Why we expect too much of our politicians and too little of ourselves.
The concept of the career politician is often used to tar party leaders; former prime ministers; and many MPs with the same brush, dismissing them as characteristic of the Westminster bubble and therefore good for nothing. According to this logic, they’re all as bad as each other, and politics will just swill around Westminster as government and opposition seek to score points against one another. However, beneath the surface of this concept lies something far more sinister in the way we approach politics in this country: it extricates the population of all guilt regarding how the political machine operates and impacts upon our everyday lives; it affords us a cop-out clause.
From the premises that careerism is necessarily negative and has infected politics at all levels, one can produce the excuses:
“I won’t vote, they’re all careerists anyway: nothing will change.”
“I won’t write to my MP: they’re probably a careerist who will ignore my concerns, preferring to occupy themselves with Westminster.”
“I won’t join a political party: I’d rather not spend time in a room full of people vying for the top positions.”
I have often heard these excuses used by my friends and peers to justify their non-participation in politics, a symptom of the rapid decline in young voter participation, which has eroded representation of young people at parliamentary level. In the 2013 local elections, approximately 32% of 18-24 year olds voted, in contrast with the 72% of voters aged 65 and over, marking one of the largest disparities in voter turnout by age in Europe.
In my school year, I was aware of only three students being members of political parties, one of which was myself, and all three of which were male. Our generation, many have said, “don’t do politics”, but what does this mean for the future? The days of mass participation platforms from which to engage in positive social change will have been consigned to the history books if things do not change.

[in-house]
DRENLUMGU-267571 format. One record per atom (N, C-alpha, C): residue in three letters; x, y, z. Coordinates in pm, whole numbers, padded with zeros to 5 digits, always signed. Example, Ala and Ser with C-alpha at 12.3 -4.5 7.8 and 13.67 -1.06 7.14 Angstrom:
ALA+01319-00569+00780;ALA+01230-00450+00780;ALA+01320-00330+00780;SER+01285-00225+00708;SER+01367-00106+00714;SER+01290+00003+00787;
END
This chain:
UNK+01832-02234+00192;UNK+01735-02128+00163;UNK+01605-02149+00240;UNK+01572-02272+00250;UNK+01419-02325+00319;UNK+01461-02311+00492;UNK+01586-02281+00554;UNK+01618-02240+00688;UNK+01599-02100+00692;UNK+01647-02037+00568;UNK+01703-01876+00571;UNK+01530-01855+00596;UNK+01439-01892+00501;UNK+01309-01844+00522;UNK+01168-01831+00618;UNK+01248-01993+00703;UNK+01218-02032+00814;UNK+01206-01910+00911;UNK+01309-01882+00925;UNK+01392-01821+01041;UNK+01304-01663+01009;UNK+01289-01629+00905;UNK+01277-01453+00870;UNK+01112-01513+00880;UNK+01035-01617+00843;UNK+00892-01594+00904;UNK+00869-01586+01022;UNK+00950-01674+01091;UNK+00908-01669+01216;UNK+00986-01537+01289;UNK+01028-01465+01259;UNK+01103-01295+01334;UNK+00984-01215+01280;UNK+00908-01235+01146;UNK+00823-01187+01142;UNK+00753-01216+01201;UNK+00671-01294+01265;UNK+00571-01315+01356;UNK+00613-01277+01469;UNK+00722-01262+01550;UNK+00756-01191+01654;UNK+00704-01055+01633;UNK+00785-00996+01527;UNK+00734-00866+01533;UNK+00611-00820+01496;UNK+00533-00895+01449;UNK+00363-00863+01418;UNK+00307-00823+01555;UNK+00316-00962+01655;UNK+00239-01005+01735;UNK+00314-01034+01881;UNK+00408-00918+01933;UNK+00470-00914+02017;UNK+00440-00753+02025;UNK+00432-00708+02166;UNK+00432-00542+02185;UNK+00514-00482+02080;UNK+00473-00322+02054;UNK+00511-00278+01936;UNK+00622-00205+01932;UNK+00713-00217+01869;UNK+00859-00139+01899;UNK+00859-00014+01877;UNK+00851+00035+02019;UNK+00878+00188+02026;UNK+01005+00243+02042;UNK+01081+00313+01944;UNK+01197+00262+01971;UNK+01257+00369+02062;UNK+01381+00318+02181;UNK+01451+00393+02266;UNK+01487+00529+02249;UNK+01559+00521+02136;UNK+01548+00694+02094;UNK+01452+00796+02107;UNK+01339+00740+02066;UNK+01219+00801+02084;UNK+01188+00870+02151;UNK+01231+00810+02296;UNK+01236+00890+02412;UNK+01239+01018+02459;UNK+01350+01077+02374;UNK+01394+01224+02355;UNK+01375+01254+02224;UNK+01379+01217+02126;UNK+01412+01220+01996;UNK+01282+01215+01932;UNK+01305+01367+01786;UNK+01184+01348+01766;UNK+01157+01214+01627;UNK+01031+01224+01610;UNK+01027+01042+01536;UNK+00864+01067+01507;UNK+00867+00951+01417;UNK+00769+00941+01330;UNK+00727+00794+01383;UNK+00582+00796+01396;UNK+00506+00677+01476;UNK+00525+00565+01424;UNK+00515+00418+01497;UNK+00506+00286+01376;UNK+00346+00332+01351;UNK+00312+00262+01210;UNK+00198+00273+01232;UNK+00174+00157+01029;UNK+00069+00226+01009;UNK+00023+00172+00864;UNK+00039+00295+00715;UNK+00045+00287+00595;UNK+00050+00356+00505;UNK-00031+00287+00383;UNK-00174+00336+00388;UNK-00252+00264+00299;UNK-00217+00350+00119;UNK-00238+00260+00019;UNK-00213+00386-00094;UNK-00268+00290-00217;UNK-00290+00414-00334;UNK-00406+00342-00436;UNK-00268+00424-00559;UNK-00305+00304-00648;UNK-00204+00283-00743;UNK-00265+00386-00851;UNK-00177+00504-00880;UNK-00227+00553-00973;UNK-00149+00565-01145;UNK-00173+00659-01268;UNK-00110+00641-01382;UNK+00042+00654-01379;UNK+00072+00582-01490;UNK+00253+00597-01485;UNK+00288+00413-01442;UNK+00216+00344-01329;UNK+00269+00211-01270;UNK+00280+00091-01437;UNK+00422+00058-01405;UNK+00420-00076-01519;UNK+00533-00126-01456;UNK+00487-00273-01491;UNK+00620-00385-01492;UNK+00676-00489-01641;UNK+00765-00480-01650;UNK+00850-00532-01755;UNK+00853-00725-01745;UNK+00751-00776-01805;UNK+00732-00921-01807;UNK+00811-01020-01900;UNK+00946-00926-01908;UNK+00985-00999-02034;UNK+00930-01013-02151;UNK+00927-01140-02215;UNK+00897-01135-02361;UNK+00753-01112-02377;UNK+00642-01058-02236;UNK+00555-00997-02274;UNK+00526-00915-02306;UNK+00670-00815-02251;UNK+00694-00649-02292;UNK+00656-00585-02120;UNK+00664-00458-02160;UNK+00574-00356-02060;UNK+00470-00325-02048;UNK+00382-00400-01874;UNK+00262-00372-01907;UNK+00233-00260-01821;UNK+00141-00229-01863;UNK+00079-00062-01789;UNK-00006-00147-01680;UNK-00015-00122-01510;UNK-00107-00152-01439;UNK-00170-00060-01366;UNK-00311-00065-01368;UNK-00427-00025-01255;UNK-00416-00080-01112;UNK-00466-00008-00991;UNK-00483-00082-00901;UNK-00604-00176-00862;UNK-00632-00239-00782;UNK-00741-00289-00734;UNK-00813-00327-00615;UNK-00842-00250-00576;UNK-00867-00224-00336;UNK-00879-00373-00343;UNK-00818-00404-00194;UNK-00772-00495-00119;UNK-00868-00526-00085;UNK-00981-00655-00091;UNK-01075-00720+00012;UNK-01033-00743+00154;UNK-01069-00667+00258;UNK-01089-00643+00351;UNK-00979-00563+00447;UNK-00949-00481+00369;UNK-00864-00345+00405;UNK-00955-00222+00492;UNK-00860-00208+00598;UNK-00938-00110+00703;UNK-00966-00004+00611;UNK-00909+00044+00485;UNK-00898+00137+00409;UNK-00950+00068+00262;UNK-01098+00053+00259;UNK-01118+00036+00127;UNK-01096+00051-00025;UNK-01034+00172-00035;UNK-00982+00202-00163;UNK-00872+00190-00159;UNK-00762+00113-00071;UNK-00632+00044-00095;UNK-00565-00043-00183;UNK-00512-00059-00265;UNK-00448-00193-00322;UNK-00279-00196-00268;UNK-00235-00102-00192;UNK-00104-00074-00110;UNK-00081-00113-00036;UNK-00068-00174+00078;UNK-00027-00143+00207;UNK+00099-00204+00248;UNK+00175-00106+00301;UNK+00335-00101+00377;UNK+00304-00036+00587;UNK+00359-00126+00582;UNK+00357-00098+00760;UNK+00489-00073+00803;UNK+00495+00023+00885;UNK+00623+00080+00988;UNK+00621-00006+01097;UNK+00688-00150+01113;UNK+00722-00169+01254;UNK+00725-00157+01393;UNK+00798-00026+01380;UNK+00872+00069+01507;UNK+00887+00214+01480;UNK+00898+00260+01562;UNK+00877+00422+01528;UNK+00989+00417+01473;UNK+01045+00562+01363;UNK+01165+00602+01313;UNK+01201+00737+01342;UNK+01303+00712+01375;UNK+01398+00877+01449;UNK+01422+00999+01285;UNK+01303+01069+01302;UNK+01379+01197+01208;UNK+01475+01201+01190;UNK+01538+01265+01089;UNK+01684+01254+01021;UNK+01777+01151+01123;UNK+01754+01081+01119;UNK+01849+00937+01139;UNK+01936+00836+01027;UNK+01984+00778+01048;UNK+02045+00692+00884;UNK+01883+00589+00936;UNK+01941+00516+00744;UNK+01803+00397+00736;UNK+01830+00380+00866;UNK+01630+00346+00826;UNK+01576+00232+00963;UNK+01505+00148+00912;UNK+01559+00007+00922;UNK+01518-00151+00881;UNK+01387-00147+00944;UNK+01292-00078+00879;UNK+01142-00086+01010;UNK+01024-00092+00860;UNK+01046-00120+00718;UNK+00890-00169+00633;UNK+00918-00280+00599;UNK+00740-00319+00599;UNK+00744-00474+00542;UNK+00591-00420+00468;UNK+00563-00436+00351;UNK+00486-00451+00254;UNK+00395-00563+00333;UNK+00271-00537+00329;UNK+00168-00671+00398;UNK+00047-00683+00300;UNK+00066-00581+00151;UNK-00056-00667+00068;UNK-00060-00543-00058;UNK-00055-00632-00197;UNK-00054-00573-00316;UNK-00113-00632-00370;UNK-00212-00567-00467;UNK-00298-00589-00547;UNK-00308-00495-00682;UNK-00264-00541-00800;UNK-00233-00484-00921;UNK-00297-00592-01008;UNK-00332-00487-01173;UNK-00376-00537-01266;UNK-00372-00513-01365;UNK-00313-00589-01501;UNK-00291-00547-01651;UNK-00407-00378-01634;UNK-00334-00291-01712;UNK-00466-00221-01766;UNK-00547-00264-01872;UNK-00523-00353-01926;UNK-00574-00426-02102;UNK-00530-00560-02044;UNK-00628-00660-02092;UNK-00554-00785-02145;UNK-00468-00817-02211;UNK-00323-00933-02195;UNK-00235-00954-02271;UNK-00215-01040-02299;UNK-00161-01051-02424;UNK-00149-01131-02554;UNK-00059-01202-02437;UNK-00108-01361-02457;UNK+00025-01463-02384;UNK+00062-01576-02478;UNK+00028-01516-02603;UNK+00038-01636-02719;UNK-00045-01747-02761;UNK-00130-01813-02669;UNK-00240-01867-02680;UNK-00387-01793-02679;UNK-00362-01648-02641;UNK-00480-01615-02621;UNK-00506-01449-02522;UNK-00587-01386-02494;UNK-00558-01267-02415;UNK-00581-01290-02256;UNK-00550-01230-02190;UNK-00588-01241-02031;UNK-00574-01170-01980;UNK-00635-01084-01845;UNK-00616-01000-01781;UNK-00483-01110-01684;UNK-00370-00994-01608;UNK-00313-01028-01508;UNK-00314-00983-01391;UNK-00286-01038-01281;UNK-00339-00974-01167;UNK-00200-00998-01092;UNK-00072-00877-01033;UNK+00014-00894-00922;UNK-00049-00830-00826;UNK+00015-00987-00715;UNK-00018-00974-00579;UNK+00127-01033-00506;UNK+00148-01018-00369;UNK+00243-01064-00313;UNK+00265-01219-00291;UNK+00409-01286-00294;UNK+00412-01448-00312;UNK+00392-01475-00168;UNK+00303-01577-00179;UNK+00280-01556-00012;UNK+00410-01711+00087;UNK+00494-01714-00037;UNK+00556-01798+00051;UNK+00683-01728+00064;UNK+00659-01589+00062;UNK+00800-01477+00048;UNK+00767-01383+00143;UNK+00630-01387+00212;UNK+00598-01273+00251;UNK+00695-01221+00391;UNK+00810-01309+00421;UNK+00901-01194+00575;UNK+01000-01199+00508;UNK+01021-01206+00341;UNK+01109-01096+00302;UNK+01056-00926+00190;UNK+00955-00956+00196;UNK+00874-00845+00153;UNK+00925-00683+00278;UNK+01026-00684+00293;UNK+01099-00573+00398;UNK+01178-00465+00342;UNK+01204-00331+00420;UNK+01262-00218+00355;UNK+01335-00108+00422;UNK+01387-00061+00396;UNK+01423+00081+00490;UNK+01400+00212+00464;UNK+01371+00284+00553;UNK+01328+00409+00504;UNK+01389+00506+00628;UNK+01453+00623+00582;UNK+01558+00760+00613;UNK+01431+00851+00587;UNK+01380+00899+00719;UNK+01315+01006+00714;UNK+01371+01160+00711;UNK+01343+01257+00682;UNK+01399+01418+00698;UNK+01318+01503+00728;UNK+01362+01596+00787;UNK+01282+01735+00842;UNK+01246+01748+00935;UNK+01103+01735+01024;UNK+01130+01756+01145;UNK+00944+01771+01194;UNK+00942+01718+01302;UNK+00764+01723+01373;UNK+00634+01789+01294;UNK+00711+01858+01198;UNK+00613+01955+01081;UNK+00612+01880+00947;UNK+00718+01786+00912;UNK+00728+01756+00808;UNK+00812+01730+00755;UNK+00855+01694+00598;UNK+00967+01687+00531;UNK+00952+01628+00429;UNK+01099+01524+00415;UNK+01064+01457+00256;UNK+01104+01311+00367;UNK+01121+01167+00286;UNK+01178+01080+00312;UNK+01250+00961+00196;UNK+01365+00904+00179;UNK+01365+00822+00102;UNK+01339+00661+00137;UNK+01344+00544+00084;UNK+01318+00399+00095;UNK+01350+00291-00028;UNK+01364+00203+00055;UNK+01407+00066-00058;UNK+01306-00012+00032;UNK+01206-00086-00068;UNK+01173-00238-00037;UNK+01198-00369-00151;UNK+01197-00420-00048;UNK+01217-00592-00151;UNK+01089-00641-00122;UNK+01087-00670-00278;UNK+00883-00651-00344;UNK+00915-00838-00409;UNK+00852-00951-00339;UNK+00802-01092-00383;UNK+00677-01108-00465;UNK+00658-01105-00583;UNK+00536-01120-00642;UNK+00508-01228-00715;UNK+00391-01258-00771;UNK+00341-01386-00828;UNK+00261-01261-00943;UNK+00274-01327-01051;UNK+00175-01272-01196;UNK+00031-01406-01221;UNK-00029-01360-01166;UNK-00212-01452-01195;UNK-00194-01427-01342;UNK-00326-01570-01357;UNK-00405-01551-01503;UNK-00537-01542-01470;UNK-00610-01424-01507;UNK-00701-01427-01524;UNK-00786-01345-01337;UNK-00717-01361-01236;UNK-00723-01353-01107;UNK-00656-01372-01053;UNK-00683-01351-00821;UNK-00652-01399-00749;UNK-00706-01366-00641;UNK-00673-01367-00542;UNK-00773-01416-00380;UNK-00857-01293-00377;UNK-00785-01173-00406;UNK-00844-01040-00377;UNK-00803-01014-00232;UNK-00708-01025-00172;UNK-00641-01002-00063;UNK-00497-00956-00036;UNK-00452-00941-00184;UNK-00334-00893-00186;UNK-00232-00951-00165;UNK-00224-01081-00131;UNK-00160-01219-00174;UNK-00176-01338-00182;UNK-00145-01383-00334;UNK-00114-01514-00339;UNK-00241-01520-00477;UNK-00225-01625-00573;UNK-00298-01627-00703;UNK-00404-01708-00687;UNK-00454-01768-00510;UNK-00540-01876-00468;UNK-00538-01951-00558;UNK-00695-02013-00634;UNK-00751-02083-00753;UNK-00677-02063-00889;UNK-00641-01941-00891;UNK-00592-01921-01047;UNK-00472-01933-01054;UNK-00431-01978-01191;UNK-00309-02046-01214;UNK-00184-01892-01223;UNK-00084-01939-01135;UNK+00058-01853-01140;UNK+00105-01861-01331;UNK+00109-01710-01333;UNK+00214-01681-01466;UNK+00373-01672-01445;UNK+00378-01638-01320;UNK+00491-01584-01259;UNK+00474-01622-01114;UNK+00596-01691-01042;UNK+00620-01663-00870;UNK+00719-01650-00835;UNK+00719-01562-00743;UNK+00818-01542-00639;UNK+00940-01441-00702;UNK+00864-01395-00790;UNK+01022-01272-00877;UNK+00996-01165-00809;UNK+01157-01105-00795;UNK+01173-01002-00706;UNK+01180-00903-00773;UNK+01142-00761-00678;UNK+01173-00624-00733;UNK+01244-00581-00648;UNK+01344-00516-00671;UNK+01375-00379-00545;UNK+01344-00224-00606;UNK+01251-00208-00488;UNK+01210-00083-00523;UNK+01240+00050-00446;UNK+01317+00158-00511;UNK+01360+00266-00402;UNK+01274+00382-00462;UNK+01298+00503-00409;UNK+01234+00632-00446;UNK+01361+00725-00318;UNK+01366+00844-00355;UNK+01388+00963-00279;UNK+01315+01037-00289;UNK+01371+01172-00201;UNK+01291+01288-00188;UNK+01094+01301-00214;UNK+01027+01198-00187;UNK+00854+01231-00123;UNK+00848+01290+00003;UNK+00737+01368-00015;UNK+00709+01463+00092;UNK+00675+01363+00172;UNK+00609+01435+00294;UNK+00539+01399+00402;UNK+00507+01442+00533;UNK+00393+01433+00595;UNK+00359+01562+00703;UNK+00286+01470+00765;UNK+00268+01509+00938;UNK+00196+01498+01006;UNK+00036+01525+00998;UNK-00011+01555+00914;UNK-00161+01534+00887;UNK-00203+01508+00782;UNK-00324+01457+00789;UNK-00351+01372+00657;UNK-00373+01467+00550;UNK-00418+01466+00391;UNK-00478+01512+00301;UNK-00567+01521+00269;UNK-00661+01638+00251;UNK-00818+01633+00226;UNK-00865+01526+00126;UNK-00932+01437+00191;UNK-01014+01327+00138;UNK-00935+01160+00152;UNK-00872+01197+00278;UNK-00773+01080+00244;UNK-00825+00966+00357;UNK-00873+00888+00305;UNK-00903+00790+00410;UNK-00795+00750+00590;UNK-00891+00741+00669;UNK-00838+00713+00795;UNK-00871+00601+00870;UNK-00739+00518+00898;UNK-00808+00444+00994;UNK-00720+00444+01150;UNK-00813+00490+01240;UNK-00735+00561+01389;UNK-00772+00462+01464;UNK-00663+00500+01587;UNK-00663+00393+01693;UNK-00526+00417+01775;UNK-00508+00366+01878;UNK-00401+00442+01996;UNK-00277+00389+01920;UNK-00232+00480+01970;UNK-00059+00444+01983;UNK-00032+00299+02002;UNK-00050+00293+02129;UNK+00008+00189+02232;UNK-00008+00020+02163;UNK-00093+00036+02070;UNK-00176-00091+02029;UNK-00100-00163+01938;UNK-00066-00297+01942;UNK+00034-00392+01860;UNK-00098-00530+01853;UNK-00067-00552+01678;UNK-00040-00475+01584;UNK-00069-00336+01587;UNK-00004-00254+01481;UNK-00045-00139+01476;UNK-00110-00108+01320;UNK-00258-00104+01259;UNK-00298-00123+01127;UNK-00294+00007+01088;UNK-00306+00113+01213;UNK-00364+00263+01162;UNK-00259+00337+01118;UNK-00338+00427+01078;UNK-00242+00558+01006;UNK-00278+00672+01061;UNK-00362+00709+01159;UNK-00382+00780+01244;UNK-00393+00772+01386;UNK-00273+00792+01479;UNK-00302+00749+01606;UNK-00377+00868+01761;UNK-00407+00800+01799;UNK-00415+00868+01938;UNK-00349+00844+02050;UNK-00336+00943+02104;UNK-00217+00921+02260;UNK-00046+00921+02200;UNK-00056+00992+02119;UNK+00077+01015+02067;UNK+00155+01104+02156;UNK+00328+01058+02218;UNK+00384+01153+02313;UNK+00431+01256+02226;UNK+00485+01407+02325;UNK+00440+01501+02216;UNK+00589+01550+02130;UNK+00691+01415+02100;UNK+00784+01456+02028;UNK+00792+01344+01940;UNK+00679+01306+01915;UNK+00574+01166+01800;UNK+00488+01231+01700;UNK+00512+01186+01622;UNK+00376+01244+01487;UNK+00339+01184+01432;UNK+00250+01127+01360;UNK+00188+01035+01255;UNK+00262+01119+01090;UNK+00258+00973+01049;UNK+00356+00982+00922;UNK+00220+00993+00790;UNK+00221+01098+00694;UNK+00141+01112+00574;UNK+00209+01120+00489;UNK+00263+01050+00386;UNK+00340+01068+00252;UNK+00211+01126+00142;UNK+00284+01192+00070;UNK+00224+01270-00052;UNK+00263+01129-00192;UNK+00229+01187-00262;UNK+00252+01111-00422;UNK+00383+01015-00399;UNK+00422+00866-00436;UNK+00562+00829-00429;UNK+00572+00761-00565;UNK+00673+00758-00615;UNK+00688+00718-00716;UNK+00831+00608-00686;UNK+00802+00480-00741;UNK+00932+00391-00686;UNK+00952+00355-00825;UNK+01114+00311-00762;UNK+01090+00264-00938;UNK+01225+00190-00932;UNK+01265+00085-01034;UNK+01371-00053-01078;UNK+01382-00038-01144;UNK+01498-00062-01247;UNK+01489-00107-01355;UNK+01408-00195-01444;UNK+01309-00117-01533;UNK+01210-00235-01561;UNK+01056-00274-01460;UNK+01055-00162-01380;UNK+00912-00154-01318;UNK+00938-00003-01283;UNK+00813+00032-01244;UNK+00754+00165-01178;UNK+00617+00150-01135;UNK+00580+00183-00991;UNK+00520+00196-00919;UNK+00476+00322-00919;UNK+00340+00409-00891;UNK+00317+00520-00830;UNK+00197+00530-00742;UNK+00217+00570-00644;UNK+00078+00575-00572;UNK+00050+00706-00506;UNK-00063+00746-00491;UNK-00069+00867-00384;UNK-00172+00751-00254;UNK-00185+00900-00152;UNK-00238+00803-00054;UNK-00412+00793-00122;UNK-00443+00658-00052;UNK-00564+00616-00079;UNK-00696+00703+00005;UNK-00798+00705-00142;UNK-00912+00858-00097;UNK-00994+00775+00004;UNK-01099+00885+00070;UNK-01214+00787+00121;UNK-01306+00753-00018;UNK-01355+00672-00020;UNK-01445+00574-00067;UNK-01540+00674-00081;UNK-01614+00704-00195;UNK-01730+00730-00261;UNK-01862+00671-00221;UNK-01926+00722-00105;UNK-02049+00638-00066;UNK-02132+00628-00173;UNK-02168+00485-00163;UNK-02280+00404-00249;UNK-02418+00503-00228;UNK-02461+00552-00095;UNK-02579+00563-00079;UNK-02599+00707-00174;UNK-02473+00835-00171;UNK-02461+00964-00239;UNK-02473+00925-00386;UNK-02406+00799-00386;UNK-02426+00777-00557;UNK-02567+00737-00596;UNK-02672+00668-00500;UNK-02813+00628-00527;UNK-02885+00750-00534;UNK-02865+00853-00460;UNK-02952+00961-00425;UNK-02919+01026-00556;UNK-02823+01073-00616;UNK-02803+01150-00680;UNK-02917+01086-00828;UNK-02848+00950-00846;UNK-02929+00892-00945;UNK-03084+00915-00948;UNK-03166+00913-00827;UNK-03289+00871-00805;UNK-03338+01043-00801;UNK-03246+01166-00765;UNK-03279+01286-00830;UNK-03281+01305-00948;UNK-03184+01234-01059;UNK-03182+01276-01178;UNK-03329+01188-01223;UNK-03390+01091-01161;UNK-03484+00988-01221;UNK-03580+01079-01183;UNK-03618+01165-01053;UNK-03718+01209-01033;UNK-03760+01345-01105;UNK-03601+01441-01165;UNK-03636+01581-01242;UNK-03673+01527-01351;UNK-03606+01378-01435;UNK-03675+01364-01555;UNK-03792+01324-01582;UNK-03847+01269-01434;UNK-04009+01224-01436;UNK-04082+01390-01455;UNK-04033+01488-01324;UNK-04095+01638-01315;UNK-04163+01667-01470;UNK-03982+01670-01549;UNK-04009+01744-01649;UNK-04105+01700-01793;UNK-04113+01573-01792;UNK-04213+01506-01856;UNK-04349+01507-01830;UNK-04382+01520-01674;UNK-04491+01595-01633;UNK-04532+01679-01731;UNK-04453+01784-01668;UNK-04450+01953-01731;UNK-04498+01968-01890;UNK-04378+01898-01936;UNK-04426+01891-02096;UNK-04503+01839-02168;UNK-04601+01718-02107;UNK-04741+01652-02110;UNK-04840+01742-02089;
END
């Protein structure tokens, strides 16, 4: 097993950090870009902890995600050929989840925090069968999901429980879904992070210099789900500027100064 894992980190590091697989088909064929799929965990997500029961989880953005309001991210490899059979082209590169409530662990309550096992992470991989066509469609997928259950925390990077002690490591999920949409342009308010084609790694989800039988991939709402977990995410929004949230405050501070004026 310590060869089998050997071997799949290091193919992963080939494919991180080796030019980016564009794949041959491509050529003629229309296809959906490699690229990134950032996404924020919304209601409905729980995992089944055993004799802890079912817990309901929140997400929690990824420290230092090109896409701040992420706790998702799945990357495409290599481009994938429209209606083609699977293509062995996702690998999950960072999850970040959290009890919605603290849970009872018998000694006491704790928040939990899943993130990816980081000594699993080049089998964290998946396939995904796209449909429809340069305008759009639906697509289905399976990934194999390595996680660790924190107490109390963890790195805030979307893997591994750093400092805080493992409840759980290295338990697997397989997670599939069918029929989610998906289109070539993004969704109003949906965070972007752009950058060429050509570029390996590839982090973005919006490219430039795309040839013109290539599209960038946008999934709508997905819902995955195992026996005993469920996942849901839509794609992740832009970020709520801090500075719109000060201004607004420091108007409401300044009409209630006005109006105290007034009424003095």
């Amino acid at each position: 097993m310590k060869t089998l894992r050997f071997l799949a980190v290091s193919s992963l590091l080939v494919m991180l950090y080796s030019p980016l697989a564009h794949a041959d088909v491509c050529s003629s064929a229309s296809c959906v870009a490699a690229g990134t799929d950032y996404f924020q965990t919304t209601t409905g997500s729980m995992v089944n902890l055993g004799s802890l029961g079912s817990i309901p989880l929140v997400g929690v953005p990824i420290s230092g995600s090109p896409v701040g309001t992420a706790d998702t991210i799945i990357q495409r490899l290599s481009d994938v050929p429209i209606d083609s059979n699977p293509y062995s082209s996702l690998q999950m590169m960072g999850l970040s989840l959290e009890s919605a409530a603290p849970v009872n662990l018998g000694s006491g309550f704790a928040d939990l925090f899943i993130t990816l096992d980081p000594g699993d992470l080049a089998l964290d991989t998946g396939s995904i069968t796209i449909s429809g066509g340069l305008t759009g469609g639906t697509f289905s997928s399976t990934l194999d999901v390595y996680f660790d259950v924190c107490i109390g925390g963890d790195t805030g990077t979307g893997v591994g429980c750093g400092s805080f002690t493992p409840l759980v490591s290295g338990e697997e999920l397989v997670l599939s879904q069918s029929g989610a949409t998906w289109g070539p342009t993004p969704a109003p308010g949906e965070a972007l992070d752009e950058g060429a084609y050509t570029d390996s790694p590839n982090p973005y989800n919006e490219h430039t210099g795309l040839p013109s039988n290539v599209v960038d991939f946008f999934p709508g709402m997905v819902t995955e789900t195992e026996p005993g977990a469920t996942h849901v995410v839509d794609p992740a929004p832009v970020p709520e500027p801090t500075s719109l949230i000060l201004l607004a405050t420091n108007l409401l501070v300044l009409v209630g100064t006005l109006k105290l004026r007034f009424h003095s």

Apathy is not necessarily the sole reason why participation amongst the young, and various other groups most affected by government policies, is so low. Many in these groups are often more occupied with immediate needs than political action and representation, which is understandable when poverty is rising among children and young people. The lack of political literacy in this country is also of serious concern, given that school leavers are, more often than not, unprepared to engage in a key civic duty and unfamiliar with the process.
If these trends continue, democratic under-representation, and therefore widening social and economic exclusion, will be perpetuated: whilst they are legitimate, the stakes are becoming too high to use them to justify the young’s non-participation.
What we need, both as a country and as a generation, is awareness and engagement. We need to expect more of ourselves, and less of politicians. I believe, in spite of the poor voting and party membership statistics, that many of my generation are politically aware; in a world of high connectivity and huge social media platforms, it’s difficult to escape the news, or current affairs commentary, and it’s difficult not to form an opinion.
What we lack is engagement, the motivation to go out onto our streets, to persuade our friends and neighbours of our positions, to raise our voice outside of the online sphere. The most politically engaged I have ever felt, or been, was during the hours I spent campaigning in a team on behalf of one of my party’s candidates in the Local and European Elections, knocking on doors and delivering leaflets, which brought more satisfaction than inert likes or retweets, even if we missed out on the ward.
Many feel that democratic engagement is inept at delivering change, an attitude which would be alien to the activists who fought against injustice to built many of the institutions which are being dismantled today. Politics is not, and never will be, perfect, given that it is fundamentally the interaction between fallible human beings, but this does not justify inaction, which will only perpetuate an unjust society.
We can admonish the careerists all we want in the run-up to the General Election, but then the situation will never change. Careerists can be self-serving, seeking power at the expense of the ideological heart of their parties, but at least they engage in the democratic process. Politics should be positive and progressive, seeking to engage in democratic processes to improve the lives and prospects of the many, but that requires the concerted action of the many.
Fixation upon careerism is just as introspective as the Westminster machine, focusing upon the composition of the House of Commons, rather than the issues that we face in our everyday lives and how to better them through government. We need to learn from history, from the Chartists, Suffragettes, Trade Unionists, those who got fired up about issues which affect the whole of society; went out onto the streets; and engaged actively to further social change. We often work under the assumption that our 21st century society is a progressive one, that the problems and challenges of the past have been solved. In fact, many of the issues against which the aforementioned movements campaigned are re-emerging in our society: poverty, social exclusion, democratic under-representation. If we want to avoid politics, and a society, stratified into the cop-outs and the careerists, it’s time we acted: it’s time we got fired up.